Fifty picks before they took Nassib, the Browns grabbed the headliner of their class – former Baylor receiver Corey Coleman – at No. 15. Coleman, who figures to catch passes from either Robert Griffin III or Josh McCown in his rookie season, received a four-year deal worth roughly $11.655MM, with a signing bonus of $6.676MM and a first-year cap hit of $2.119MM. Coleman’s contract also features a fifth-year option for 2020, allowing Cleveland to control him for an extra season. The Browns’ selection of Coleman last month was the result of multiple trades down, first from No. 2, then from No. 8.

Here’s a full rundown of the Browns’ rookie class:

Photo courtesy of USA Today Sports Images.

Seven Rookies Remain Unsigned

Updated on June 25th, 2016 3:32pm CT

The overwhelming majority of the rookies in the 2016 draft class have officially signed. However, as we approach July, we still have a small group of stragglers. Seven rookies have yet to put pen to paper with their respective teams and that group includes three first-rounders: Joey Bosa (Chargers, No. 3), Darron Lee (Jets, No. 20) and Joshua Garnett (49ers, No. 28). Joey Bosa (vertical)

[RELATED: Download The Must-Have Trade Rumors App Today]

Bosa, of course, stands as the most high-profile player yet to sign his rookie pact and his negotiations are also the most public of the bunch. This week, agent Todd France and team president of football operations John Spanos both discussed the negotiations in radio interviews and it appears that the two sides aren’t even in agreement as to what the disagreement is all about. Spanos says the two sides are hung up on the idea of offset language. France, meanwhile, says there are other reasons behind the protracted talks, including cash flow.

The latest Collective Bargaining Agreement has made rookie contracts much simpler than they used to be. Every rookie from No. 1 through (roughly) No. 256 receives a four-year deal with varying salary amounts based on where they are selected. However, offset language is among the key clauses which may be discussed. If a player with offset language in his contract his released midway through the deal, the original team is only on the hook for the difference in salary between the two contracts. Without offset language, the player can effectively double dip and collect two paychecks. Naturally, there are many player agents who are disinclined to forfeit that potential earning power.

Of the seven players without signed deals, four of those players are third-round picks. That’s because contracts in the third round are, for some reason, far less regulated than the rest of the draft. While third round picks have slotted signing bonuses like everyone else, the base salaries can be brokered and that’s probably at least part of the holdup for these four rookies. However, one pattern to note is that first-rounders Bosa, Lee, Fuller, and Garnett are all represented by powerhouse agency CAA.

Here is the complete list of 2016 rookies who have yet to complete their contracts with signatures and initials:

Cleveland Browns

Dallas Cowboys

New York Jets

San Diego Chargers

San Francisco 49ers

Tennessee Titans

Photo courtesy of USA Today Sports Images.

Browns Rumors: RG3, McCown, Nassib, Trades

Although the Browns paid a high-end backup price for Robert Griffin III at two years and $15MM, the team signed the wayward quarterback with the intention he could be their long-term option.

Our plan would be for Robert, if it carries out, to come in, solidify himself and then, if we felt like he’s our answer longer-term, to begin working on a longer-term deal,” GM Sashi Brown told media — including Nate Ulrich of the Akron Beacon Journal. “... He’s just 26 years old and he wants to play for a long time. He provides that upside, if he’s able to come in and do what’s first, which is establish himself as a starter and a capable starter for us.”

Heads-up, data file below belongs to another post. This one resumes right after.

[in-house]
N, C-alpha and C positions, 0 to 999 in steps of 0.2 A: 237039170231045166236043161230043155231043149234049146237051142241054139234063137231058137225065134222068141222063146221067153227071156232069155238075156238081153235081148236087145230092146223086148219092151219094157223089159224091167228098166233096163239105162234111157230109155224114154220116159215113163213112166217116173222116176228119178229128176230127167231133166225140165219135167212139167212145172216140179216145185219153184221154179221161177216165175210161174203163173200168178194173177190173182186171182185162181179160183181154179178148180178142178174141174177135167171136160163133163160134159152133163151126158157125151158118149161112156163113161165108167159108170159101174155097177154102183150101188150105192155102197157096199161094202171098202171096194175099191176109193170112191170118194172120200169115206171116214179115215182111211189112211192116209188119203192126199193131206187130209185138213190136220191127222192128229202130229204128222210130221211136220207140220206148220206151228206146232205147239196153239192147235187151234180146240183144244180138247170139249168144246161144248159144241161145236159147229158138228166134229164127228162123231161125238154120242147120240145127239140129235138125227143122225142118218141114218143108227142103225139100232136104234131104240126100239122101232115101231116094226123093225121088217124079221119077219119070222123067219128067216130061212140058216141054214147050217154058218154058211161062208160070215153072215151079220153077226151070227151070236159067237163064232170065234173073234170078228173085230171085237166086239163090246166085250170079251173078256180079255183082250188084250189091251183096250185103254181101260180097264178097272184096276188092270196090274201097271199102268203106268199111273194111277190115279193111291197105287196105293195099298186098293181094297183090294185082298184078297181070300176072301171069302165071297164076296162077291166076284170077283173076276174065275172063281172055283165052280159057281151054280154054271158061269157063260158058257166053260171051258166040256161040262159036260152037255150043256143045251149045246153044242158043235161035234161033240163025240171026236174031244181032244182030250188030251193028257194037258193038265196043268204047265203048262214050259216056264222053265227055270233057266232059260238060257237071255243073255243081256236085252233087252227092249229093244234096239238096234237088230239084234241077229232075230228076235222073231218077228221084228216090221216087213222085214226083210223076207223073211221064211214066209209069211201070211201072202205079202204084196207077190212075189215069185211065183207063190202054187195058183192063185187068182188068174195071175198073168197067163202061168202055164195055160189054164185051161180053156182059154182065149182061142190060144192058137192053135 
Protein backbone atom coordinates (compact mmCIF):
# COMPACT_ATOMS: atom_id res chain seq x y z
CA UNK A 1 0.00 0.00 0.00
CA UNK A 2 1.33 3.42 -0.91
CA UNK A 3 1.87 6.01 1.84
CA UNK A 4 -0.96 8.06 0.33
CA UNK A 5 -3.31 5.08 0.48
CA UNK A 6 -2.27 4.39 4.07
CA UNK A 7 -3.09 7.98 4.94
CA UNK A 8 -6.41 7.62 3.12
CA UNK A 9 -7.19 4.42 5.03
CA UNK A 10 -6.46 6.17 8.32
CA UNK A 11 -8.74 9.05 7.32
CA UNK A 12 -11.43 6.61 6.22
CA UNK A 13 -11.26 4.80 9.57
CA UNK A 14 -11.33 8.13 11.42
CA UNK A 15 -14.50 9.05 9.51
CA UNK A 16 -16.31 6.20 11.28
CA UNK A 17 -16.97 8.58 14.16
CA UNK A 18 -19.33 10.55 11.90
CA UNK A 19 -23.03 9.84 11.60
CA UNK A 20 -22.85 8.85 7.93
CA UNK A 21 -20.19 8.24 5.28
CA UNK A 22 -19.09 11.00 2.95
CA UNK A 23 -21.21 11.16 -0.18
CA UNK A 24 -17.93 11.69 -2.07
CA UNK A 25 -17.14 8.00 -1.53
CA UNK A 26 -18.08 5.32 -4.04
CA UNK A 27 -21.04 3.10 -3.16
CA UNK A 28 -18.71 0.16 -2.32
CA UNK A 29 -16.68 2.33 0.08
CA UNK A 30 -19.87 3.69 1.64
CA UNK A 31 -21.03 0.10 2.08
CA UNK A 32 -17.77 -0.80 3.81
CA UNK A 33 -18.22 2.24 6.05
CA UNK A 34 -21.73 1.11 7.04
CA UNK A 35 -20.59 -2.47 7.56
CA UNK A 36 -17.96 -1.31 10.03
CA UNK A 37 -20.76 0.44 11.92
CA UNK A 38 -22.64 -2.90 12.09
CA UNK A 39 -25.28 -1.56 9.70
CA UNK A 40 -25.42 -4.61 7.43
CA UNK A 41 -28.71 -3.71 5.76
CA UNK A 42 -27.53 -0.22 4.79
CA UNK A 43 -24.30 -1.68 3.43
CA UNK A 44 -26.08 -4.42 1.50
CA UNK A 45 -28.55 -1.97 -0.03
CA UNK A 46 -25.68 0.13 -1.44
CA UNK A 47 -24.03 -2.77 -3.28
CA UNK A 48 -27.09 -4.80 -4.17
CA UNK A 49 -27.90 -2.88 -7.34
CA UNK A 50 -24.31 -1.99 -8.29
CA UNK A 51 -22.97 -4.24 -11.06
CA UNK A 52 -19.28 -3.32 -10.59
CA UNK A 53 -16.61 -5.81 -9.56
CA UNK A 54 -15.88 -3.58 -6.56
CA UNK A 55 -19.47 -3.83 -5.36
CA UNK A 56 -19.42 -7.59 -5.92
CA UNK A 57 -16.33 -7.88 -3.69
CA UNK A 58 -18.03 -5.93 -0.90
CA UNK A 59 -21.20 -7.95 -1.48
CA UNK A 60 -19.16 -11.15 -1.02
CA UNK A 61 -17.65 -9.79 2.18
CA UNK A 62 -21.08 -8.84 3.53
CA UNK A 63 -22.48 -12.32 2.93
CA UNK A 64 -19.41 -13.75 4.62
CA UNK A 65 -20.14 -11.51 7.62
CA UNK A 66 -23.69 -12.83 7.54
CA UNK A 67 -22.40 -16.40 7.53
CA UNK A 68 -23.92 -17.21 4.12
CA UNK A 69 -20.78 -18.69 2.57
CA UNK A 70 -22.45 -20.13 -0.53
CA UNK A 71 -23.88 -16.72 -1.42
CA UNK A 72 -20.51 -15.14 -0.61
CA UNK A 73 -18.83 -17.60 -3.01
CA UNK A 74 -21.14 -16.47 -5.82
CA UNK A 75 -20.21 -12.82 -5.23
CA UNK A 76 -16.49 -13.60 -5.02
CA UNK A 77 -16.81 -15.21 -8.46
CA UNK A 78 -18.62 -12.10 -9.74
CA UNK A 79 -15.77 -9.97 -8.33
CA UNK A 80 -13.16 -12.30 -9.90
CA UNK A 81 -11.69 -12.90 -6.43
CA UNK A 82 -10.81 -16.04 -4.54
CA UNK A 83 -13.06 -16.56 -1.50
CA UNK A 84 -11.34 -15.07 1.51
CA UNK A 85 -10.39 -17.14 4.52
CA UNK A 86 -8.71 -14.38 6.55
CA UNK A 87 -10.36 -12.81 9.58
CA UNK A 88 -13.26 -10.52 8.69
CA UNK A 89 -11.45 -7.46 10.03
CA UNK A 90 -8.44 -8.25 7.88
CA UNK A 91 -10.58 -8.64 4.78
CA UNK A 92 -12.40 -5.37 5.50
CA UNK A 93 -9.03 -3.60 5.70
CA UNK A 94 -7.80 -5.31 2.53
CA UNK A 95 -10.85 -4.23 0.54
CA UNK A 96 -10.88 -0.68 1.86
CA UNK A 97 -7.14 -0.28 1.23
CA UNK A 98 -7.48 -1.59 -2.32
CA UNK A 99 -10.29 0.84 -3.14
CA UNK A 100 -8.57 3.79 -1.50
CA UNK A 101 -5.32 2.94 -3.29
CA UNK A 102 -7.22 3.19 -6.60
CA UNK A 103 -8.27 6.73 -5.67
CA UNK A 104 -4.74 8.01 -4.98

Cleveland’s brass is not ready to hand the starting job to Griffin right now, with Josh McCown still in the mix and third-round pick Cody Kessler likely a developmental option. But the Browns are at least paying lip service to the fact the 2012 offensive rookie of the year can resurrect his career for a team that’s had the worst run at quarterback since re-spawning in 1999.

Here’s more coming out of Cleveland.

  • Despite Griffin’s signing cosmetically looking like it leaves McCown without a place on a rebuilding team, the 36-year-old passer remains a threat to keep his starting job, per Ulrich. The Browns would also consider keeping him if he doesn’t. “[We want to] have him come in and compete to be our starter,” Brown said. “Josh has been a great presence for our young guys in the locker room, and that QB room is enhanced by his presence. I think [keeping him even if he doesn’t win the starting job will] be a consideration.” Amid the disastrous Johnny Manziel experiment that cycled in and out of the huddle last season, McCown completed 63.7% of his passes and threw 12 touchdown passes compared to four interceptions despite being saddled with one of the league’s worst pass-catching contingents. McCown is owed just more than $5MM this season, the last year of his contract, and the Browns would carry $2.33MM in dead money if they cut him. Of course, with more than $41MM in cap space right now, the Browns aren’t exactly geared toward 2016 contention.
  • One of the Browns’ Day 2 picks, Carl Nassib, caused the new GM to make a lofty comparison. Brown said the 6-foot-7 former Penn State pass-rusher has “as good of a motor, if not better, than Joey Bosa,” per Mary Kay Cabot of the Cleveland Plain Dealer (on Twitter). The Vince Lombardi Award winner after registering a Division I-FBS-best 15.5 sacks for the Nittany Lions last year, Nassib out-produced Bosa last season. But the Ohio State pass-rusher collected 26 sacks in three seasons and recorded 51 tackles for loss in that span, giving the former Buckeye a much more consistent resume.
  • Although there isn’t much of a way to disprove this, Brown said Emmanuel Ogbah was the top player the Browns hoped would still be there when they picked at No. 32 (via Ulrich, on Twitter). As a junior at Oklahoma State, Ogbah finished tied for fourth nationally last season with 13 sacks.
  • Brown also challenged those who questioned the team’s pick of Princeton tight end Seth DeValve in the fourth round, telling media (including Ulrich, on Twitter) that they won’t be second-guessing the selection for long.